Speech Child Development Parenting

Generally speaking, the manner in which any skill development is encouraged requires basically three things. First is exposure to people who have learned the skill set or mastered it. Second is the opportunity to practice the skill and have guidance from someone. Third is to find ways to expand and grow the knowledge base. Speech development is encouraged in much the same way. This article does not address the needs of children who require the assistance of a speech therapist – the focus is on a normally developing child.

Talk to your child

Babies learn to speak because they listen to their parents talk to them. As the child grows and physically develops, they begin to make sounds other than crying to express themselves. The cooing or babbling of a very young child helps them develop the ability to make a variety of sounds that eventually become words.  Additionally the response given by the parent or caregiver to these sounds encourages and guides the child.  A baby who coos and babbles with no response from anyone will, over time stop attempting to solicit a response by making these sounds.

Early Childhood Professionals advise parents to talk to their infants even though the child cannot respond verbally.  Infants listen intently and watch the faces of adults who talk to them as they go through caregiving routines.  Adults should take time pointing out objects to babies and toddlers naming the objects each time.  This builds the receptive language of the child. Developmentally a child first hears a word and learns to relate the word to an object. Then the child can find the object among a variety of objects when asked.  Finally the child begins to repeat the word that they have heard.

Listen and respond to your child’s verbal communication

Although talking with a very young child in short simple sentences is important it is also very important to take the time to listen as the child attempts to verbally communicate.  Often adults will try to anticipate what the child is trying to say and complete the word or sentence for him.  It takes patience to allow the child the time to complete the thought or idea before responding. Practice makes perfect.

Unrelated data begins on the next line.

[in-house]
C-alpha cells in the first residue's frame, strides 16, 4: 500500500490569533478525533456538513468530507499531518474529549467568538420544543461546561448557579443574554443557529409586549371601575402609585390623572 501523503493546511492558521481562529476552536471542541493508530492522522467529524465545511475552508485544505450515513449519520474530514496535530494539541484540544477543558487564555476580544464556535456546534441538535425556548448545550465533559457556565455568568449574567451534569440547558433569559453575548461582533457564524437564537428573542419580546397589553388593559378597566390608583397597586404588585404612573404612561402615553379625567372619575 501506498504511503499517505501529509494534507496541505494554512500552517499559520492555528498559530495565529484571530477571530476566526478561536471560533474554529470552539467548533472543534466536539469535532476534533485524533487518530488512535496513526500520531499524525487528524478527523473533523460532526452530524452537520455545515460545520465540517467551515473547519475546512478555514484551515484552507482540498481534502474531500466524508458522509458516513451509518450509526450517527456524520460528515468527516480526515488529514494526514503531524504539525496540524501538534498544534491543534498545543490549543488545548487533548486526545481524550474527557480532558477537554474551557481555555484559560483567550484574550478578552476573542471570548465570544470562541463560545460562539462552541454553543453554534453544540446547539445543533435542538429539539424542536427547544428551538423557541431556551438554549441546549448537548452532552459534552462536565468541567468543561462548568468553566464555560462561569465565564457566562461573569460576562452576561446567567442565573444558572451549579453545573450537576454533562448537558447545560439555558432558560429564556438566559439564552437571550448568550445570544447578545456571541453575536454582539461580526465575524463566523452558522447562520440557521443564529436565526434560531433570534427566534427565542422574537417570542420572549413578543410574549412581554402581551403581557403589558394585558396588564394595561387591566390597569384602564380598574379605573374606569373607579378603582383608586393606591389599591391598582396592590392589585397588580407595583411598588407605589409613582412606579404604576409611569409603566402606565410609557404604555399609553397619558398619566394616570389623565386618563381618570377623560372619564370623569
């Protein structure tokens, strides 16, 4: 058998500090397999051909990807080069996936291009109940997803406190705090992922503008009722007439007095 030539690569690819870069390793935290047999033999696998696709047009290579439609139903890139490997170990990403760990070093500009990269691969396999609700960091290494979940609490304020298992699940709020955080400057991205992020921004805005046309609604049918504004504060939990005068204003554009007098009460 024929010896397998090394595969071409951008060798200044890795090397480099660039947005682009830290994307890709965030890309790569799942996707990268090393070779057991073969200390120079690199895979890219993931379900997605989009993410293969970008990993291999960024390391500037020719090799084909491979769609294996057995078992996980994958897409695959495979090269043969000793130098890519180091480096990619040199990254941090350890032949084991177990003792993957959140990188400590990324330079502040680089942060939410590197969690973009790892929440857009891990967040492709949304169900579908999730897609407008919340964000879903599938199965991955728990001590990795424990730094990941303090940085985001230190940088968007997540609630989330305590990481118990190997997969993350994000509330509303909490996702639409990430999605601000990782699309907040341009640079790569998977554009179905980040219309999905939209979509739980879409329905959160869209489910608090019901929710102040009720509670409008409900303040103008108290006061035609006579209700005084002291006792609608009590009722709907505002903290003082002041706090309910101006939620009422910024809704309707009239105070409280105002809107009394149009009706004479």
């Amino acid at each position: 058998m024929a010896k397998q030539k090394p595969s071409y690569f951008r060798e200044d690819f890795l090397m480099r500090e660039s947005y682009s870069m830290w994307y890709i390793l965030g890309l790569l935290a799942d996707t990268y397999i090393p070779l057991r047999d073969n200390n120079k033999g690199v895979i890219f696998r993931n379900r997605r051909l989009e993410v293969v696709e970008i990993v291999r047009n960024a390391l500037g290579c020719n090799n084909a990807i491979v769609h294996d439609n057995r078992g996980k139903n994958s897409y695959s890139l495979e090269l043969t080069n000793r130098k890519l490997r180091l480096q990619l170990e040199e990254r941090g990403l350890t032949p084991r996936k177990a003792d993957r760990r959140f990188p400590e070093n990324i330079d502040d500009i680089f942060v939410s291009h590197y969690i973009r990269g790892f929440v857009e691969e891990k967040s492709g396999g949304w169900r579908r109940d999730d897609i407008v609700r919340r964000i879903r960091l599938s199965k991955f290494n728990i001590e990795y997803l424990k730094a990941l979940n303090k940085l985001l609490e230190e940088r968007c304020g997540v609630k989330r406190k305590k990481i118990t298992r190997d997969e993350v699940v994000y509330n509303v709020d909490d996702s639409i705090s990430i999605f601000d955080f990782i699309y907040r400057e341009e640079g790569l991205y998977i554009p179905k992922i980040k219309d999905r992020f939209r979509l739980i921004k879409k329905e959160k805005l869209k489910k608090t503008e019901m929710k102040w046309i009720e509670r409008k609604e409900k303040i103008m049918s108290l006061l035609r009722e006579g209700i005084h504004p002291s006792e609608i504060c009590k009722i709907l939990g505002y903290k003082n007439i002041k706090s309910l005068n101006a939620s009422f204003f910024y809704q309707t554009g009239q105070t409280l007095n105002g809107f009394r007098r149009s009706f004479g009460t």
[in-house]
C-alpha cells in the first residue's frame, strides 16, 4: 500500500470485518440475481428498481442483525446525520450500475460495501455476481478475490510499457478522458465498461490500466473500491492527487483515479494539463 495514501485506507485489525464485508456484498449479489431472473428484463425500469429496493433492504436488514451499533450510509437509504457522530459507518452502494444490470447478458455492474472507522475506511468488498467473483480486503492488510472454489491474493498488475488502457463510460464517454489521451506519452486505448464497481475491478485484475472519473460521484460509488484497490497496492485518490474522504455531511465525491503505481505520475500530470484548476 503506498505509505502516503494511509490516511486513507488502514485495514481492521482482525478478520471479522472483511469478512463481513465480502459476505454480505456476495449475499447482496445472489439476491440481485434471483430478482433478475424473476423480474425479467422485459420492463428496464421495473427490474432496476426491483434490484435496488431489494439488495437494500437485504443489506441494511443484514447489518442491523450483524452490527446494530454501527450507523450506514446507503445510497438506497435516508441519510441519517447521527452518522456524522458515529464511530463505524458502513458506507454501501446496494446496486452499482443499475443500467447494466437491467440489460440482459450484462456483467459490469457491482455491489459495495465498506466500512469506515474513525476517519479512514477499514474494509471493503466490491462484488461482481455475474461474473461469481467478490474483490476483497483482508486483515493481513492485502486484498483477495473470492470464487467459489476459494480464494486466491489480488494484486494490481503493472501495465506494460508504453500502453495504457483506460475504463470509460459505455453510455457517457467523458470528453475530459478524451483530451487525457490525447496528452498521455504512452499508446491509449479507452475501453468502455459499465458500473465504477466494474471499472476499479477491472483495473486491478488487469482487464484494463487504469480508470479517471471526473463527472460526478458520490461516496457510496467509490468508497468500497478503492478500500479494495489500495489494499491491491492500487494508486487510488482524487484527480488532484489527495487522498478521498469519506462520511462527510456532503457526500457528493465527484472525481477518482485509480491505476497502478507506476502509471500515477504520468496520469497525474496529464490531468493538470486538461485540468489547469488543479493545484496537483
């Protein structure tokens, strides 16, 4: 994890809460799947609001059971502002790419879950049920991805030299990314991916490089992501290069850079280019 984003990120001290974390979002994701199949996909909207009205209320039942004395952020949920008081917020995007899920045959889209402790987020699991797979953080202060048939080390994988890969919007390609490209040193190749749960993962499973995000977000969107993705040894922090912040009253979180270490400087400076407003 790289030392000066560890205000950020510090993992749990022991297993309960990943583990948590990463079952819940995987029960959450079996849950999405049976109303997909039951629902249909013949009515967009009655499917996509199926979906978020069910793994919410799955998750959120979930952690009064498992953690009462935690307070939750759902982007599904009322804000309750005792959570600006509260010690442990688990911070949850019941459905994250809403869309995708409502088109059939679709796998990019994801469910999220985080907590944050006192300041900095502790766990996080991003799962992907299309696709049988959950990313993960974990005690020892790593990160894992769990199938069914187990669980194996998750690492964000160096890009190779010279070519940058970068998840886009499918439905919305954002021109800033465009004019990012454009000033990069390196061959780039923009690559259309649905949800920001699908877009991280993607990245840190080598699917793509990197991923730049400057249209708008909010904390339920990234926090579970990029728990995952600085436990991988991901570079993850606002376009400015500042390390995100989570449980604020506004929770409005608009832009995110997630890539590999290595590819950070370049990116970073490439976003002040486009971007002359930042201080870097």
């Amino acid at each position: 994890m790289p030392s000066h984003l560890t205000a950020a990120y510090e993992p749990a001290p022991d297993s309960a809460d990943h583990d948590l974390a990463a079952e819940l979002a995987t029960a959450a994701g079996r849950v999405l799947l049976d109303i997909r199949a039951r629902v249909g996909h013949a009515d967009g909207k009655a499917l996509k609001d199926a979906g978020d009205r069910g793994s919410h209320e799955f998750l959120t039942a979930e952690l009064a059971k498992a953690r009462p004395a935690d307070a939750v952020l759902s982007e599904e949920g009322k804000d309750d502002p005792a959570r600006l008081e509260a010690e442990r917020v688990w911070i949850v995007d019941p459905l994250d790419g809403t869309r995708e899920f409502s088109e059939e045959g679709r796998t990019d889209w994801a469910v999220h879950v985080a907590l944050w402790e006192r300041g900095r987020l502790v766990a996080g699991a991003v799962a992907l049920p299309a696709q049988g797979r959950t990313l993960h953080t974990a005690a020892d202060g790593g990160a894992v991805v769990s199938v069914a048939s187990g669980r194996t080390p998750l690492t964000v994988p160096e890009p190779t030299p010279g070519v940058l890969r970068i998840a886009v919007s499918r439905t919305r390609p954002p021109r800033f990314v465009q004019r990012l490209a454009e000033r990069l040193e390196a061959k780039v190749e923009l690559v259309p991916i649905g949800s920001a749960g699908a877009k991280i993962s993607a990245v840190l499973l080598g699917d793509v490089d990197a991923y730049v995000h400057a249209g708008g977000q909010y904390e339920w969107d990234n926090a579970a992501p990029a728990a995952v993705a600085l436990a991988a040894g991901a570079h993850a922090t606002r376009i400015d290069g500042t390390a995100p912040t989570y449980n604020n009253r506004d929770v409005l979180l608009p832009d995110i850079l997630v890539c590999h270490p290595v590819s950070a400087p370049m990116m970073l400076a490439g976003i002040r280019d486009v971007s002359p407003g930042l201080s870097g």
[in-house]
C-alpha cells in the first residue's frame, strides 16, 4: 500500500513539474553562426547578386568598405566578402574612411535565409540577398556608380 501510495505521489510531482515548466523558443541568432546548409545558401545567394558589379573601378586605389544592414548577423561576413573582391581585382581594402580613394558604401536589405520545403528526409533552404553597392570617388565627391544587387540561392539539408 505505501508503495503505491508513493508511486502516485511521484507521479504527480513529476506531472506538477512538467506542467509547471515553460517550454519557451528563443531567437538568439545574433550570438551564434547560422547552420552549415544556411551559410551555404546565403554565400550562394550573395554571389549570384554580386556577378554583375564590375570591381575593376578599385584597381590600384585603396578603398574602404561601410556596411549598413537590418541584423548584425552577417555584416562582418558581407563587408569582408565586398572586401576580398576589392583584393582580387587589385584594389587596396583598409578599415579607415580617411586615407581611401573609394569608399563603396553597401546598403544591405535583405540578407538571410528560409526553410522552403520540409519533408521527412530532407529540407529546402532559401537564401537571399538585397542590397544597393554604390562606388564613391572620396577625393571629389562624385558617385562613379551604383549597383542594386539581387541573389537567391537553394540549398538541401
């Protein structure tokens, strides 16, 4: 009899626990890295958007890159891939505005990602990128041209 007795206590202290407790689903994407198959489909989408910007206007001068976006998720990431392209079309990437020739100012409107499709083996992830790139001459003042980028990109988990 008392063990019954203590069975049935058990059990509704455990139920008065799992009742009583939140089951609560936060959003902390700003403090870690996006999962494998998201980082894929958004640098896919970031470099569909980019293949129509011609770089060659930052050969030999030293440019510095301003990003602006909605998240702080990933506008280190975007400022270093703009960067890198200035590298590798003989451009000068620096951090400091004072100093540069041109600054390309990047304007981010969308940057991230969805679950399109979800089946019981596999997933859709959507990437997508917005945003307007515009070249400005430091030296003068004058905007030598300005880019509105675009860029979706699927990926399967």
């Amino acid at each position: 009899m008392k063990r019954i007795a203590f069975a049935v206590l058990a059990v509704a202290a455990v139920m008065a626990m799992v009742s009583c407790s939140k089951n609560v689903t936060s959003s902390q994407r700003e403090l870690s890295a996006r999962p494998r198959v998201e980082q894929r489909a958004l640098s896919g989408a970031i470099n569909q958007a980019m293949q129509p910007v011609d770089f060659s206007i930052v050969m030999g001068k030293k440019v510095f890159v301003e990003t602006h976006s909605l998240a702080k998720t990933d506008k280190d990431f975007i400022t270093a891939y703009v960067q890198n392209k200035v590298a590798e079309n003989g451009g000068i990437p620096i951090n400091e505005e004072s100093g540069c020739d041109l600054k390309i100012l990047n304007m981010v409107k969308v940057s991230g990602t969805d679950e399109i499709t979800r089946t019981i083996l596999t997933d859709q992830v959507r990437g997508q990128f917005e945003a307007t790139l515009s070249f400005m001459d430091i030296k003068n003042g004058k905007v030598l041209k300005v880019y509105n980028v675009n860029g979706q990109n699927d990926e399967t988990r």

Opportunities to speak uninterrupted are a key to speech development, as with any skill the opportunity to practice is directly related to whether the skill is developed as easily as possible or not.  For instance, the process for teaching a baby to walk does not begin by placing the baby in the center of a room and telling him to sit there until he can walk across the room. Instead he is assisted in making his first steps and is often placed on the floor close to something he can use to pull up on and gain balance.  Then each step taken is met with encouragement to try again. The same type of process occurs with speech development.  As a very young child begins to coo and babble the adults around the child should acknowledge the attempts to speak in a positive manner. This regular response encourages the child to continue attempting to create sounds that become words.

As the child grows into the preschool stage, the opportunities for speech development can be increased by asking open ended questions while the child is involved in an activity such as block building. “Tell me about what you are building.” will require a more in depth response from the child than simply asking “What is that?” Many times adults do not ask questions that require more than a one or two word response. “What did you do in school today?” is often answered with one word “nothing”.  Thinking about the kind of response you are looking for can help with deciding the type of questions you ask of the child.  Taking an interest in the answer will encourage further conversation which is the practice in speech development.

Read to your child to develop vocabulary

Reading to very young children also helps to develop speech. Reading to a baby is very different from reading to a four or five year old.  Babies first enjoy the sound of your voice. Books made for babies are mainly pictures which are identified by the adult who is “reading” the book.  As the child grows, the ability to match the spoken word to the correct picture indicates development of receptive language.  Using books to develop a child’s vocabulary can expand the vocabulary beyond his immediate environment.  As the child grows, he will begin to have favorite books and will begin to want to “read” the story to the adult. This will also be an opportunity to develop his speaking skills.